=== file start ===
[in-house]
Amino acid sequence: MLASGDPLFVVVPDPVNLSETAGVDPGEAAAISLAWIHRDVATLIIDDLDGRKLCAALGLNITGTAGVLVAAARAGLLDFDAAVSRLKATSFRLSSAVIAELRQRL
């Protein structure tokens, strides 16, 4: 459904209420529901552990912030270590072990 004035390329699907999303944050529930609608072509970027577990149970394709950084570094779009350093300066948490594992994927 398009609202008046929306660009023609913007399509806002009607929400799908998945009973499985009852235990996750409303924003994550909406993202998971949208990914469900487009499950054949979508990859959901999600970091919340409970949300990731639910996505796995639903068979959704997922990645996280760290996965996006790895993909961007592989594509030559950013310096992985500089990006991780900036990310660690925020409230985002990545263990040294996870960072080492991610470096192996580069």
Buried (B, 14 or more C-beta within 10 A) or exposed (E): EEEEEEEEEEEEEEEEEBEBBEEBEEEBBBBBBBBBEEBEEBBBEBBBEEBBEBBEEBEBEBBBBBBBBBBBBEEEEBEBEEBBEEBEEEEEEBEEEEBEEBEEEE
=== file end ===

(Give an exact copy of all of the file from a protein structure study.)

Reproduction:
[in-house]
Amino acid sequence: MLASGDPLFVVVPDPVNLSETAGVDPGEAAAISLAWIHRDVATLIIDDLDGRKLCAALGLNITGTAGVLVAAARAGLLDFDAAVSRLKATSFRLSSAVIAELRQRL
């Protein structure tokens, strides 16, 4: 459904209420529901552990912030270590072990 004035390329699907999303944050529930609608072509970027577990149970394709950084570094779009350093300066948490594992994927 398009609202008046929306660009023609913007399509806002009607929400799908998945009973499985009852235990996750409303924003994550909406993202998971949208990914469900487009499950054949979508990859959901999600970091919340409970949300990731639910996505796995639903068979959704997922990645996280760290996965996006790895993909961007592989594509030559950013310096992985500089990006991780900036990310660690925020409230985002990545263990040294996870960072080492991610470096192996580069």
Buried (B, 14 or more C-beta within 10 A) or exposed (E): EEEEEEEEEEEEEEEEEBEBBEEBEEEBBBBBBBBBEEBEEBBBEBBBEEBBEBBEEBEBEBBBBBBBBBBBBEEEEBEBEEBBEEBEEEEEEBEEEEBEEBEEEE